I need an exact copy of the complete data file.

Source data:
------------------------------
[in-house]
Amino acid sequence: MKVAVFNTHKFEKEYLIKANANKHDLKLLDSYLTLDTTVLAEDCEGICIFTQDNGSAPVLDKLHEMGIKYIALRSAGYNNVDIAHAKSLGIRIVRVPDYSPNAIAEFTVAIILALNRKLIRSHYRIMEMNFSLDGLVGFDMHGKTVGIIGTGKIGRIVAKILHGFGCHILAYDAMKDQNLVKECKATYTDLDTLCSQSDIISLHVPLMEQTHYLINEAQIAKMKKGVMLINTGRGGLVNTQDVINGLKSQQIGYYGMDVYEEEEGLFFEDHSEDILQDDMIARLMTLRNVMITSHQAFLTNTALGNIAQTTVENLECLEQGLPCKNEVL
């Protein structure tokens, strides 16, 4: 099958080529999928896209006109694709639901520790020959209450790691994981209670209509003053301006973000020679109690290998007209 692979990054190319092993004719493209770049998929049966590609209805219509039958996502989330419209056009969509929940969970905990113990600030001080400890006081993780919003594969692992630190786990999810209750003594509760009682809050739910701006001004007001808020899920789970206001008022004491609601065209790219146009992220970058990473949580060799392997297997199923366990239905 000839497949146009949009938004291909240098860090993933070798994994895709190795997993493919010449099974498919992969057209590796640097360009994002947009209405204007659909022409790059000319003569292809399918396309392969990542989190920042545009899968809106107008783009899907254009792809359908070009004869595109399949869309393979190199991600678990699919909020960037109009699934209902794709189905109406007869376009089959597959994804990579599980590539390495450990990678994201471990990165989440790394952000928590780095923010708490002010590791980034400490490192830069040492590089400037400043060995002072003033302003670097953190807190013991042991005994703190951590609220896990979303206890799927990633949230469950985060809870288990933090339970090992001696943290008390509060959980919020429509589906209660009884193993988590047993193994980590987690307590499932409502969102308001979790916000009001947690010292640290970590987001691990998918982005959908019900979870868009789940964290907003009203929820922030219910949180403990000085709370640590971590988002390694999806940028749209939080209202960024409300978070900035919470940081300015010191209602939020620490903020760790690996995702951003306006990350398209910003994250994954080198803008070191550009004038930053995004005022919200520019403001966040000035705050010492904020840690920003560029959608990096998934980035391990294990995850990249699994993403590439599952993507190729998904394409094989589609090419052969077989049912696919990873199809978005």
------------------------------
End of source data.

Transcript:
[in-house]
Amino acid sequence: MKVAVFNTHKFEKEYLIKANANKHDLKLLDSYLTLDTTVLAEDCEGICIFTQDNGSAPVLDKLHEMGIKYIALRSAGYNNVDIAHAKSLGIRIVRVPDYSPNAIAEFTVAIILALNRKLIRSHYRIMEMNFSLDGLVGFDMHGKTVGIIGTGKIGRIVAKILHGFGCHILAYDAMKDQNLVKECKATYTDLDTLCSQSDIISLHVPLMEQTHYLINEAQIAKMKKGVMLINTGRGGLVNTQDVINGLKSQQIGYYGMDVYEEEEGLFFEDHSEDILQDDMIARLMTLRNVMITSHQAFLTNTALGNIAQTTVENLECLEQGLPCKNEVL
């Protein structure tokens, strides 16, 4: 099958080529999928896209006109694709639901520790020959209450790691994981209670209509003053301006973000020679109690290998007209 692979990054190319092993004719493209770049998929049966590609209805219509039958996502989330419209056009969509929940969970905990113990600030001080400890006081993780919003594969692992630190786990999810209750003594509760009682809050739910701006001004007001808020899920789970206001008022004491609601065209790219146009992220970058990473949580060799392997297997199923366990239905 000839497949146009949009938004291909240098860090993933070798994994895709190795997993493919010449099974498919992969057209590796640097360009994002947009209405204007659909022409790059000319003569292809399918396309392969990542989190920042545009899968809106107008783009899907254009792809359908070009004869595109399949869309393979190199991600678990699919909020960037109009699934209902794709189905109406007869376009089959597959994804990579599980590539390495450990990678994201471990990165989440790394952000928590780095923010708490002010590791980034400490490192830069040492590089400037400043060995002072003033302003670097953190807190013991042991005994703190951590609220896990979303206890799927990633949230469950985060809870288990933090339970090992001696943290008390509060959980919020429509589906209660009884193993988590047993193994980590987690307590499932409502969102308001979790916000009001947690010292640290970590987001691990998918982005959908019900979870868009789940964290907003009203929820922030219910949180403990000085709370640590971590988002390694999806940028749209939080209202960024409300978070900035919470940081300015010191209602939020620490903020760790690996995702951003306006990350398209910003994250994954080198803008070191550009004038930053995004005022919200520019403001966040000035705050010492904020840690920003560029959608990096998934980035391990294990995850990249699994993403590439599952993507190729998904394409094989589609090419052969077989049912696919990873199809978005």